This Shop Serves Over 10 Types of Bao
Molly's has lived a few lives at its Third Avenue location. It began as a bar in the 19th century, started selling groceries during Prohibition, and eventually pivoted back to booze post-repeal. Things have hardly changed since the early 1960s, when it became a Tudor-style Irish pub (there's sawdust on the floor, wood-worn bench booths, vintage photos, and plenty of Irish staff). It's also home to a 10-ounce bacon cheeseburger and a great shepherd's pie -- both of which pair perfectly with the Irish beers on tap.
There are a few you should know about Paddy Reilly's, other than that it's been around for more than 30 years: 1) the bartenders here pour a perfect Guinness, 2) you can hear live bluegrass, classic rock, and (most often) traditional Irish music every night of the week, and 3) seriously, have a Guinness. This is the kind of place that actually makes you feel like you're in Ireland, rather than Murray Hill.
In operation since 1868, this storied Hell's Kitchen pub has since seen plenty of renovations and owner changes over the years (the third floor was a speakeasy during Prohibition), but it still manages to maintain its old-school feel with an original mahogany bar and tin ceilings. Most importantly, it continues to serve excellent Scotch eggs, shepherd's pie, and plenty of whiskey.
Named after Irish writer Jonathan Swift, this cozy NoHo bar is the perfect place to go with someone you want to talk to without having to shout. There are plenty of snug tables to camp out at (particularly up front) and a solid craft beer selection that goes above and beyond what you expect from a typical Irish pub (that means drafts of Erdinger Hefeweizen and bottles of Saison Dupont). Still, things are decidedly Irish here, namely the down-home food like shepherd's pie and corned beef & cabbage tacos.
This totally unassuming, shamrock-speckled Staten Island bar offers both $10 pitchers and the best burger in Staten Island (a thick and juicy half-pound patty on an English muffin with crinkle-cut fries). It's definitely a local haunt (particularly when there's a game on), but it's also been known to drag out some non-locals.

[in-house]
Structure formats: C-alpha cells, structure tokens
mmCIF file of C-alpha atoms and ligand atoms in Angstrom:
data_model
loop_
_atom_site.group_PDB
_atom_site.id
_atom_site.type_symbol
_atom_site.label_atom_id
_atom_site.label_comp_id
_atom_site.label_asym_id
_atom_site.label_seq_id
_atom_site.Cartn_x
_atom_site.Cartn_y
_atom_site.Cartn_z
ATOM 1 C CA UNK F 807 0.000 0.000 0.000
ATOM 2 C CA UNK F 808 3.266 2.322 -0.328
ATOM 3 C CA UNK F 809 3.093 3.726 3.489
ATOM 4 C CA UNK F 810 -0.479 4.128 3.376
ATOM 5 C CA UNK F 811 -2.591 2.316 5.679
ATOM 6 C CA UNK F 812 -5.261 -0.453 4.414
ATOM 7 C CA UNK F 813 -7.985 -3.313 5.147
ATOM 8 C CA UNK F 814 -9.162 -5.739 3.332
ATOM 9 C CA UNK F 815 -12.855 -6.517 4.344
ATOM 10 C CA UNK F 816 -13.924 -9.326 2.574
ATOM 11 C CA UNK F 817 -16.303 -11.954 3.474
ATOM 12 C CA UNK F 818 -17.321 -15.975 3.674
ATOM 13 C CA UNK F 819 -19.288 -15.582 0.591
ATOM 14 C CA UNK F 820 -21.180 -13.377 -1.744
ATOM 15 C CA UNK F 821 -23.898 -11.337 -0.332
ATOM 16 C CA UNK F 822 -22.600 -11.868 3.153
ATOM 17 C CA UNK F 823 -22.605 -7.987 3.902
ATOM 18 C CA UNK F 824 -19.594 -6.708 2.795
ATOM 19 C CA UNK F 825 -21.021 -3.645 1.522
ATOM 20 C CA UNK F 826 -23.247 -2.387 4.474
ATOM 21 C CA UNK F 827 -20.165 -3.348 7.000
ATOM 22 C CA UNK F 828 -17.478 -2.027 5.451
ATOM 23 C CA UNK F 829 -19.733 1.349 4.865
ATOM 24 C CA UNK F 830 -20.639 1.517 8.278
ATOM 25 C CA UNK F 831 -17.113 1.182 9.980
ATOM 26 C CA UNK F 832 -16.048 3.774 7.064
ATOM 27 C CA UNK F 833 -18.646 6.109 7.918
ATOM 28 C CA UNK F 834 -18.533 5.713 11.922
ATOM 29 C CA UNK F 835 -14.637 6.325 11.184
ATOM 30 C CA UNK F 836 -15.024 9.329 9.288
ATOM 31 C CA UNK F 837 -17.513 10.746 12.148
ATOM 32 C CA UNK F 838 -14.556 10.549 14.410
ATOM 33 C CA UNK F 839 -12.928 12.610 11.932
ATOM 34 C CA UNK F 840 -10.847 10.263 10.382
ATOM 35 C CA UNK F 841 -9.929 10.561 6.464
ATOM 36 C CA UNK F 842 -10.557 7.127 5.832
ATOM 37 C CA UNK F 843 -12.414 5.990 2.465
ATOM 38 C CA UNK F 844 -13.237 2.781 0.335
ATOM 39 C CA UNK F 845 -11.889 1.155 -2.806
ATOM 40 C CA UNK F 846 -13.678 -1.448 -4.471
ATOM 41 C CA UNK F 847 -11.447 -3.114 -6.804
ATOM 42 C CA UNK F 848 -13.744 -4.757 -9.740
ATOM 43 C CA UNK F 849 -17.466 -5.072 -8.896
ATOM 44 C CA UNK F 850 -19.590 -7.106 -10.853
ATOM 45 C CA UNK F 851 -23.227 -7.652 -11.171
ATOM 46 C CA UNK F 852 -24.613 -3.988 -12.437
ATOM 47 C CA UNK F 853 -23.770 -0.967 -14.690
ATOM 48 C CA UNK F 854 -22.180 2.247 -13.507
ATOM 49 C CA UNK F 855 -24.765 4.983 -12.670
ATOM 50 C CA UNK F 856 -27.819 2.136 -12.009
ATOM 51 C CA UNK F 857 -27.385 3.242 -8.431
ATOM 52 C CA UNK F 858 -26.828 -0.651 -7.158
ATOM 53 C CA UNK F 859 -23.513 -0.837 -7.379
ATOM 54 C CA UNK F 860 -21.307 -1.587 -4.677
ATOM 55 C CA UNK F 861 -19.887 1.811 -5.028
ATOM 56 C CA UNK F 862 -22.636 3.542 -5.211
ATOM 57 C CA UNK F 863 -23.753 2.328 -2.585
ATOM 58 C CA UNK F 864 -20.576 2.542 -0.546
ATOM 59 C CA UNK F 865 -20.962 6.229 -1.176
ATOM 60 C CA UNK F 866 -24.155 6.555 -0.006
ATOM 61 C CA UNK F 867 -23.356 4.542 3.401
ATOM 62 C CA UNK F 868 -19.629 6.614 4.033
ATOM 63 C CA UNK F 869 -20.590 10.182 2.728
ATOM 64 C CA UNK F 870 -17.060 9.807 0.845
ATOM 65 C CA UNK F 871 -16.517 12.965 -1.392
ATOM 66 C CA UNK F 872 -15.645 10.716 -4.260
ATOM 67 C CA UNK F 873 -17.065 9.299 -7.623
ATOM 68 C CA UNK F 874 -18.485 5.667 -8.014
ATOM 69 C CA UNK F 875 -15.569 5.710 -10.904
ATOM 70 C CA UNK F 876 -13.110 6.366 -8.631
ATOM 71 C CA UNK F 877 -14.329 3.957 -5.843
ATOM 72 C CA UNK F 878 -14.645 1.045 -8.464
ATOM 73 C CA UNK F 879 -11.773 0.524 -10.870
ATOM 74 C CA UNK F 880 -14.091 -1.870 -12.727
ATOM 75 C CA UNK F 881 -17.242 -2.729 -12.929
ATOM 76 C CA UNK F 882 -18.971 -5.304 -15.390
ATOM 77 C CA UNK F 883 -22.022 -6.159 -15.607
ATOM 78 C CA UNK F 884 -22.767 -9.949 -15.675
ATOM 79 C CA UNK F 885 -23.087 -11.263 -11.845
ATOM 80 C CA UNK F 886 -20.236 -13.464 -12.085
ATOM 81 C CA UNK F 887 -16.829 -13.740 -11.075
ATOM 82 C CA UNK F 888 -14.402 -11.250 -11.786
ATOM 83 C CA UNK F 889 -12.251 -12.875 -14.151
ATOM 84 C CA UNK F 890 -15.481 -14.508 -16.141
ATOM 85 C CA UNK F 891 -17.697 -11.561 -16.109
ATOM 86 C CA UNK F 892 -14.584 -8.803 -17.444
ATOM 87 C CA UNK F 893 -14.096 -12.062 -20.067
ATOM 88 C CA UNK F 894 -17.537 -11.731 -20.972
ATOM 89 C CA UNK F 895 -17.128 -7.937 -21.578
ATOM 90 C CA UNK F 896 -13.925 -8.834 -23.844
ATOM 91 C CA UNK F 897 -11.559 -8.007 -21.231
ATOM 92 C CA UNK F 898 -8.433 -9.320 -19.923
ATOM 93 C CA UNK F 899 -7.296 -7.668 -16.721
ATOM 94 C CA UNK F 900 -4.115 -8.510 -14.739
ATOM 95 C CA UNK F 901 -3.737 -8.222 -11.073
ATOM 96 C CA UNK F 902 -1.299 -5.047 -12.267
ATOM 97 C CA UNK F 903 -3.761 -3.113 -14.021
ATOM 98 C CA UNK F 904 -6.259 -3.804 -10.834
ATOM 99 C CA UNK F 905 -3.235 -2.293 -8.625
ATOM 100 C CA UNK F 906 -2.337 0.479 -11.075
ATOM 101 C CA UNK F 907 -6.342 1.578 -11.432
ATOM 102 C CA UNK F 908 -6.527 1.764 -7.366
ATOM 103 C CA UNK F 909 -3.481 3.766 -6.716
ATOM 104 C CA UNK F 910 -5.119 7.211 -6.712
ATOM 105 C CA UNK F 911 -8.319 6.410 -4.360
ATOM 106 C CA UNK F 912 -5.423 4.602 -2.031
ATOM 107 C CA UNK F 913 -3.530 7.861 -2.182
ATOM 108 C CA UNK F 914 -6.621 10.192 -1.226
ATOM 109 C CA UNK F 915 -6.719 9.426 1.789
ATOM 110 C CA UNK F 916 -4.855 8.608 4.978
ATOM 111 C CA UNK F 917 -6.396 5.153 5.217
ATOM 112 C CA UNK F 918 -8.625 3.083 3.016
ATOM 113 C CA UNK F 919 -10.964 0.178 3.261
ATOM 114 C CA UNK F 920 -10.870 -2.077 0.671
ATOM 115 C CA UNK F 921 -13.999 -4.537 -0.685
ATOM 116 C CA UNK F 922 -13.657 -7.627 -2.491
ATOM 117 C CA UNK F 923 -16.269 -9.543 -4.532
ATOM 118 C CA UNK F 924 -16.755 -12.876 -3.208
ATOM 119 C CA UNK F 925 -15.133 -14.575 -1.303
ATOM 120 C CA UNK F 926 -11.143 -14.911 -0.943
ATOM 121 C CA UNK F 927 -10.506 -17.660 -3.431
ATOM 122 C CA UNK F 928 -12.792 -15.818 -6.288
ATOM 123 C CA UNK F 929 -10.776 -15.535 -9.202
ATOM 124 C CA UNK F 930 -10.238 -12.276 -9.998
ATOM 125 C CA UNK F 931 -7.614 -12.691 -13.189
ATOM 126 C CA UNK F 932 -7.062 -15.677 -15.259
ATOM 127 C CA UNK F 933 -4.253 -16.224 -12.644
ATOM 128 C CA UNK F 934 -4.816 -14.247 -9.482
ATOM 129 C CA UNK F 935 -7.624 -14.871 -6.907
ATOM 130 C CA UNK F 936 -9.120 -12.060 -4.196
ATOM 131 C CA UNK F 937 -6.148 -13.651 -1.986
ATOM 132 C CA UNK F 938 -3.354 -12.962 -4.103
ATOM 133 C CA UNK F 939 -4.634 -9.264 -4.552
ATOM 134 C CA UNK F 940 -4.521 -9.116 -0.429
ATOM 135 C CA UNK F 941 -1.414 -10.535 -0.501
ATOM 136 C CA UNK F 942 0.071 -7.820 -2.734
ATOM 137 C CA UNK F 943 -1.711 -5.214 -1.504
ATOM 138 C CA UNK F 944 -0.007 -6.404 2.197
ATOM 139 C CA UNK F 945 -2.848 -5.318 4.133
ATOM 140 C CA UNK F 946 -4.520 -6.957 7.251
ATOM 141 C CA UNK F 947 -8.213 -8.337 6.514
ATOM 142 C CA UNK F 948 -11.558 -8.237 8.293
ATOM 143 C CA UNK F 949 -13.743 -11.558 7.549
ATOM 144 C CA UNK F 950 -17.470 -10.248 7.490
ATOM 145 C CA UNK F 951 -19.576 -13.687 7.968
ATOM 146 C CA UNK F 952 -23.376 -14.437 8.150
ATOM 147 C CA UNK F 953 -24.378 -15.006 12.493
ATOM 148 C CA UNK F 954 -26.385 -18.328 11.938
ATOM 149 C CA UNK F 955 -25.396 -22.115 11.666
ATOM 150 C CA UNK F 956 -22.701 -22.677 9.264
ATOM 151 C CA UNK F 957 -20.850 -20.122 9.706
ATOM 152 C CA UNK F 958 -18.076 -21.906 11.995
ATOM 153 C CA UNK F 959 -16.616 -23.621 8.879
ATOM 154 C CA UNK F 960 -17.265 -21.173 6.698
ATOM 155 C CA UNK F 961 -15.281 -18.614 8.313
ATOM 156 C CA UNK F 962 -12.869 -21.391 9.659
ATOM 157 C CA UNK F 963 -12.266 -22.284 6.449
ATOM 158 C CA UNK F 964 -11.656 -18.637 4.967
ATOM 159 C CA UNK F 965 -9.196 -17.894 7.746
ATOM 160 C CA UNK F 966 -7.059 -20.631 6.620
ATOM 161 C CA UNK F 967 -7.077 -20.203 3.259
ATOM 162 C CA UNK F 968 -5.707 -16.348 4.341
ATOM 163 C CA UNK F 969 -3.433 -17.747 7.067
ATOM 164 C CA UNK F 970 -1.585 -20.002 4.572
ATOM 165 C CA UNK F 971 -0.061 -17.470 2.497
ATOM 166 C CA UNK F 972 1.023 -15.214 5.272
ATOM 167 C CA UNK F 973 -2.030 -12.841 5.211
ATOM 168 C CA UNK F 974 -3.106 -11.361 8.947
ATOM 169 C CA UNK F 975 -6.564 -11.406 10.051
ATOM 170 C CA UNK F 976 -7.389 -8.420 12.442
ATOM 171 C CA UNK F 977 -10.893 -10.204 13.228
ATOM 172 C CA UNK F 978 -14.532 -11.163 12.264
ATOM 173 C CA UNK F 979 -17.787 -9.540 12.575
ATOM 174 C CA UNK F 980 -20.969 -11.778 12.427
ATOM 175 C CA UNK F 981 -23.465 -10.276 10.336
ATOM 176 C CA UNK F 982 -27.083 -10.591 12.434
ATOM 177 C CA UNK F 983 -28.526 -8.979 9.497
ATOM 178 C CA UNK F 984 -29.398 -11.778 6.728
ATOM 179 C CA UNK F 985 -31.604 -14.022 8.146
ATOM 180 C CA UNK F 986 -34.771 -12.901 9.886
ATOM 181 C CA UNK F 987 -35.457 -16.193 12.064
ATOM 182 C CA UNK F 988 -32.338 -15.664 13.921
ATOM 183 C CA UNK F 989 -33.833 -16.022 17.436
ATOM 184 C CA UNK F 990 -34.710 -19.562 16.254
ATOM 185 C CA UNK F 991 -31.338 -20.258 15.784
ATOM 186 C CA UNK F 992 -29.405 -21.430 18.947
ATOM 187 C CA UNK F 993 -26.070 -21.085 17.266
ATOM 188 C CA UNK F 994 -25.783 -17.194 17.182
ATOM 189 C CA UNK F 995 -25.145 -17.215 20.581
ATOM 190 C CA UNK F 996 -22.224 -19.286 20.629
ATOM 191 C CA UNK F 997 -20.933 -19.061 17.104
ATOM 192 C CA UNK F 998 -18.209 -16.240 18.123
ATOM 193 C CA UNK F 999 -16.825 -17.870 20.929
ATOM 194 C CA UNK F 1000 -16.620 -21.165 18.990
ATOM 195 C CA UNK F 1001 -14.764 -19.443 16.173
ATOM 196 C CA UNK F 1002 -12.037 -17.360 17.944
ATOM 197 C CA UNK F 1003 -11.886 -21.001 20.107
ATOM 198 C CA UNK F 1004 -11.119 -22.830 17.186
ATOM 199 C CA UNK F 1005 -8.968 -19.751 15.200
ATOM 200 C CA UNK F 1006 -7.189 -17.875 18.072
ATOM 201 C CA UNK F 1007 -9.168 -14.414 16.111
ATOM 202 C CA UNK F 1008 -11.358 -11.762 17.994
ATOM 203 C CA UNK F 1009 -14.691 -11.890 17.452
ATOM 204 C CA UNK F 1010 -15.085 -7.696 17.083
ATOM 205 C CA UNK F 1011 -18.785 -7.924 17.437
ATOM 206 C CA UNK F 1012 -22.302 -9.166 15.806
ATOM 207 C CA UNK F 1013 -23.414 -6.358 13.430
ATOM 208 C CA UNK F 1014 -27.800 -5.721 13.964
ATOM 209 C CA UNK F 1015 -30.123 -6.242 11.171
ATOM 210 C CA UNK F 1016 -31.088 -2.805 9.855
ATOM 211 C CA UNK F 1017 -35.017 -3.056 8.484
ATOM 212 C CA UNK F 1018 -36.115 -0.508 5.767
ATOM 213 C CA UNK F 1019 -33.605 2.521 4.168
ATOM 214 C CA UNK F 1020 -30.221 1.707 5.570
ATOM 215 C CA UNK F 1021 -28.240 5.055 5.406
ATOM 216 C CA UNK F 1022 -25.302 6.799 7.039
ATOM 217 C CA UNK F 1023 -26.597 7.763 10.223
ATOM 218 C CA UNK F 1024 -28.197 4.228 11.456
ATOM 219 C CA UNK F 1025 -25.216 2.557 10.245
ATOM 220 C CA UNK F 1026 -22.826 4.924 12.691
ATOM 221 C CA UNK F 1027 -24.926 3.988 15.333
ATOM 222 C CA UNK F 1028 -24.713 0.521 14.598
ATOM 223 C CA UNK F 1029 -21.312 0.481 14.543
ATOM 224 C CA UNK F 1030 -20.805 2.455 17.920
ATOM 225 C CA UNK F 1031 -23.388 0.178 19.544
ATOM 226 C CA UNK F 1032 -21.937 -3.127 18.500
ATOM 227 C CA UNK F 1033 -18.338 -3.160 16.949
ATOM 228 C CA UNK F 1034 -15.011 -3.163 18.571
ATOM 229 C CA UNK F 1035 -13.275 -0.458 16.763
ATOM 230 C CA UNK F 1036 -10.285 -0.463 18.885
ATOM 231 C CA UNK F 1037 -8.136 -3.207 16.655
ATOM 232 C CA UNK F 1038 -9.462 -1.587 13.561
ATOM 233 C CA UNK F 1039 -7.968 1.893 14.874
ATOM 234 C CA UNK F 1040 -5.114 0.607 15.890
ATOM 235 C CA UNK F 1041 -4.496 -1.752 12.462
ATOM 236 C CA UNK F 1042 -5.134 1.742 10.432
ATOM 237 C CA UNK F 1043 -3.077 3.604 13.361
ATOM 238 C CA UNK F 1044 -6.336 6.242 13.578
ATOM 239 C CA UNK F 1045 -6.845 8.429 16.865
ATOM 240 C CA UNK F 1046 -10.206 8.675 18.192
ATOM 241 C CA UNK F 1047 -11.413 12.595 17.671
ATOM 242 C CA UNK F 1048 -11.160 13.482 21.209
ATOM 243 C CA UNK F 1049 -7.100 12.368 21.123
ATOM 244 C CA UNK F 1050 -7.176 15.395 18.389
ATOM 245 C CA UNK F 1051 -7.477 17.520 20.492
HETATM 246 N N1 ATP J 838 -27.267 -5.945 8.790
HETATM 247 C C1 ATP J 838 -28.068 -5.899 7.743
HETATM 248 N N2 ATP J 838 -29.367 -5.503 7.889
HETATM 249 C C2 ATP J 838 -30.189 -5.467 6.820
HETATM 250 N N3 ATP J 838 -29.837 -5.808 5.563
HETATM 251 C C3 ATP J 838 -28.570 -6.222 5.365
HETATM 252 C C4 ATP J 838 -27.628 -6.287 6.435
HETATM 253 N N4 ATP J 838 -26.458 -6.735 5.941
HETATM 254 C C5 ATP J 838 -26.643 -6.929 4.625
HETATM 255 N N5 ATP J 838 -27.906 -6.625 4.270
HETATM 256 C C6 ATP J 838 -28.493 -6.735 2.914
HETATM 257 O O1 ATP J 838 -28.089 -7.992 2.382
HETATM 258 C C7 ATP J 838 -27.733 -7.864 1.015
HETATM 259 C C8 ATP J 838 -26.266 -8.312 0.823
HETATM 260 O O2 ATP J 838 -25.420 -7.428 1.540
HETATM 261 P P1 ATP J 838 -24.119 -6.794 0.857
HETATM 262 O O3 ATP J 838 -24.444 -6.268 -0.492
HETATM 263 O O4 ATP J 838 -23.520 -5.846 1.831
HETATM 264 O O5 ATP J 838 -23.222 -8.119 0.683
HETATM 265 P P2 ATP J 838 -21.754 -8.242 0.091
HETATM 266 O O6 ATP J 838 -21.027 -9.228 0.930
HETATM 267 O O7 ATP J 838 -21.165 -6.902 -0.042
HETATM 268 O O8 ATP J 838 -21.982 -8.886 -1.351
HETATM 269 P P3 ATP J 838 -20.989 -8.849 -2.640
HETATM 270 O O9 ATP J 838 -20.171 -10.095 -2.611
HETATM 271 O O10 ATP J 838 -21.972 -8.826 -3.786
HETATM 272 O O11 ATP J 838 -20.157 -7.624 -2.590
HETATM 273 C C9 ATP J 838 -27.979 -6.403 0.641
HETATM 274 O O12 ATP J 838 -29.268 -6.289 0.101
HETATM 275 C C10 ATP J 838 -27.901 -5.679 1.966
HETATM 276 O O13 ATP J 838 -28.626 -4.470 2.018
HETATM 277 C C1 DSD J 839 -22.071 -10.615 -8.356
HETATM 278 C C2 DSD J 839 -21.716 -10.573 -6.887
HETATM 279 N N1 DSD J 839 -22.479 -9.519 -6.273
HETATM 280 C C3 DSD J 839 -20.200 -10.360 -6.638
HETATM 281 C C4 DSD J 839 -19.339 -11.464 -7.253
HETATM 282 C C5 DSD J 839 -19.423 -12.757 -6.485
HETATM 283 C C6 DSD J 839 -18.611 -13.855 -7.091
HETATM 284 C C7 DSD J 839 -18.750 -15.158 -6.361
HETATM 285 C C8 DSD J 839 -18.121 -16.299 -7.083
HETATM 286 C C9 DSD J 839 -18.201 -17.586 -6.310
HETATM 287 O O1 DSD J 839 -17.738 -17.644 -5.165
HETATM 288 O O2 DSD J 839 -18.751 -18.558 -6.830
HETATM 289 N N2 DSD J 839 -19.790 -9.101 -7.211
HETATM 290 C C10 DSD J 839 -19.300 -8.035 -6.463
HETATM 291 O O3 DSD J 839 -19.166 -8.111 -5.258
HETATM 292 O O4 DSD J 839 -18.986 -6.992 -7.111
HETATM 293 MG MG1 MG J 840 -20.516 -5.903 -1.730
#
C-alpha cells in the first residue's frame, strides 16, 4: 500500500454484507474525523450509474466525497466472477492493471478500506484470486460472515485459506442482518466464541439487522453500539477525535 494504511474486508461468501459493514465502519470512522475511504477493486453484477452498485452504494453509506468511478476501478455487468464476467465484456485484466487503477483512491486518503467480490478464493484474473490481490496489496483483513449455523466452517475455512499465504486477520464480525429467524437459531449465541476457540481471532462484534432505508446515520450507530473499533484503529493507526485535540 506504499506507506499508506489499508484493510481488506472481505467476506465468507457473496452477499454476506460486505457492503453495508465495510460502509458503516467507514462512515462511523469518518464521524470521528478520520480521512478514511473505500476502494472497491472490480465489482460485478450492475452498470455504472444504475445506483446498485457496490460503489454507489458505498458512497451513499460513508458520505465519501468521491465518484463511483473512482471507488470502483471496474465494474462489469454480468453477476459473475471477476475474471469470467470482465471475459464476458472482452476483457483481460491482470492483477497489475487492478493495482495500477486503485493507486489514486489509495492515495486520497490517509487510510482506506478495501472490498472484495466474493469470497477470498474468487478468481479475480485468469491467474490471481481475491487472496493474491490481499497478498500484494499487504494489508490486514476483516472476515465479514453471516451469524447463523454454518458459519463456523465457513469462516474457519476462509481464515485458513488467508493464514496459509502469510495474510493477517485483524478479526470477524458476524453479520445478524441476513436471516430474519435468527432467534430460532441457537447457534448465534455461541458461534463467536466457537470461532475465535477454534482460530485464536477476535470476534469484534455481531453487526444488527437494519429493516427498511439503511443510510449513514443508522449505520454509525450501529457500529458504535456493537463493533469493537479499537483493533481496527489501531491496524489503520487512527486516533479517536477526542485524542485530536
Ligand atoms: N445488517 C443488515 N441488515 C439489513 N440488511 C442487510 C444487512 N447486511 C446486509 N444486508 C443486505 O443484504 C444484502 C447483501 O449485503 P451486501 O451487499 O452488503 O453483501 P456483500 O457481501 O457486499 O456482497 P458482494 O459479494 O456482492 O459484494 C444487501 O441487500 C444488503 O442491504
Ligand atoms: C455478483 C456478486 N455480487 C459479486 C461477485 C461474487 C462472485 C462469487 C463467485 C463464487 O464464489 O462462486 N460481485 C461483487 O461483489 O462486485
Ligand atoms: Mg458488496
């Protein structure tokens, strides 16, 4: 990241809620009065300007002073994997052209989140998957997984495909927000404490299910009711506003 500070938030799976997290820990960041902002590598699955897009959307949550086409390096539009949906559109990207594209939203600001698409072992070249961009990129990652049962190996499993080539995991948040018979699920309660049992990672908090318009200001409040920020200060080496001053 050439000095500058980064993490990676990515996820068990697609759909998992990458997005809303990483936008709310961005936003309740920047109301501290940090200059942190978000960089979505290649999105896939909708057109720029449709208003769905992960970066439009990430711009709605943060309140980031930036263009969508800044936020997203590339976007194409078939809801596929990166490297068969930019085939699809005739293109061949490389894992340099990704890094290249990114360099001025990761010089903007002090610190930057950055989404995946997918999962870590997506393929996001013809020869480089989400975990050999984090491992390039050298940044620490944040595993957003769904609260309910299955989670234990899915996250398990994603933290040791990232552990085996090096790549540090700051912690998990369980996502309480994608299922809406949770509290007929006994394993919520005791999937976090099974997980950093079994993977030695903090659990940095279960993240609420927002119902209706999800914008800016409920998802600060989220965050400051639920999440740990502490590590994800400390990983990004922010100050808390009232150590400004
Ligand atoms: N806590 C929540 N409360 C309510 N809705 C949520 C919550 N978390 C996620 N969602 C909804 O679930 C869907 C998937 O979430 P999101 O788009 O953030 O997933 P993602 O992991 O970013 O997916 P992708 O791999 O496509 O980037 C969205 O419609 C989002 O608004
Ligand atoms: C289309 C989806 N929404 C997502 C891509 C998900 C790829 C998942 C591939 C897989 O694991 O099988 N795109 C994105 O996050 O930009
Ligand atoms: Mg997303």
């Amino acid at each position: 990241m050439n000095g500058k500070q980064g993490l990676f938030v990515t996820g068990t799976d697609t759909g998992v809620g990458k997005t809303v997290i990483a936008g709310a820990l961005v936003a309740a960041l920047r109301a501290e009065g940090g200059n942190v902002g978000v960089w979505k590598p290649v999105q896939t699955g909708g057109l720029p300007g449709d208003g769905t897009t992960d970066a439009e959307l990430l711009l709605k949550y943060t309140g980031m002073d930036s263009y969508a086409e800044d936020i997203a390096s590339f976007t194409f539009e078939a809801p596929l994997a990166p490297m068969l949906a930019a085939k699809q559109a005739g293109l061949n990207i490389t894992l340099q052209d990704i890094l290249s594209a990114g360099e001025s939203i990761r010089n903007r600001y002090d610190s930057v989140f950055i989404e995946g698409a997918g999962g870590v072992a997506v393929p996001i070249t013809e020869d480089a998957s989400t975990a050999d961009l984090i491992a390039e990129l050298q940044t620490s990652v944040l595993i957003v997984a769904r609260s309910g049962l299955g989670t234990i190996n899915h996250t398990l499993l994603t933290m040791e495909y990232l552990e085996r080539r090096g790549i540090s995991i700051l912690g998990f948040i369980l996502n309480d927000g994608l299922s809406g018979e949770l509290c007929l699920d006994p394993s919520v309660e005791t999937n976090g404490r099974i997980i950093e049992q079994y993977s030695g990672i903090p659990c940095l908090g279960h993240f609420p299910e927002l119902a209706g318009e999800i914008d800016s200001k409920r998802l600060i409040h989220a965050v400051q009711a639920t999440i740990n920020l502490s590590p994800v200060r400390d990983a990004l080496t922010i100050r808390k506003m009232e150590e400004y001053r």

This corner pub in Woodside happens to be located on one of the most populated streets in Queens, though you'd never know it from the inside. The cozy tavern, which has maintained its Celtic spirit in a nearly unchanged space since 1966, is speckled with antiques and stained glass windows, and offers a reliable selection of on-tap beers and famously beefy burgers.
Located next to the 9/11 Memorial, O'Hara's (which was a common drinking ground for Ground Zero workers after the attacks) is lined with police and fire decals and still boasts a beautifully random mix of patrons (on any given night you can find tourists, finance guys, and neighborhood locals all drinking here), plus draft specials every day.
The Bronx is home to one of the most authentic Irish bar experiences in the whole city. This tiny pub is filled with old knick-knacks, a snug L-shaped bar, and a handful of scattered tables, and offers live music, poetry readings, and comedy shows from both local and Irish artists nearly every night. Grab a seat and choose from a generous selection of bourbons, whiskey, and Scotch, to pair with traditional Irish comfort foods like bangers and mash.
McSorley's is a New York institution. The historic pub has been pouring drafts in the East Village since 1862, making it the oldest tavern in the city (it was one of the last "men-only" pubs in New York -- finally allowing women in 1970). It serves a limited menu (burgers and dogs, liverwurst sandwiches; a cheddar or American cheese plate) and famously offers just two beers -- the house ale, in either light or dark varieties, two for $5.50.
A frequent winner of casual titles such as "World's Best Bar," this tri-level FiDi cocktail bar (run by two Irishmen) is really more of an ode to the Irish pub. Its ground-floor taproom has a wooden bar, old photos covering the walls, and an enormous whiskey list. Upstairs is strictly about the cocktails, notably the Irish coffee, made with Irish whiskey, demerara syrup, French press-brewed coffee, and fresh whipped cream.
If this Bay Ridge pub looks a little like a church, that's because most of the interiors -- beer barrels, stained glass windows, and a wooden bar -- were all shipped to Brooklyn from a monastery in Cork, Ireland. The rest of the place, where merry imbibers sip beneath ceiling a mural featuring floating monks with beers in hand, is a little more down to earth. Grab a seat at the bar, order a Guinness, and make friends with the locals.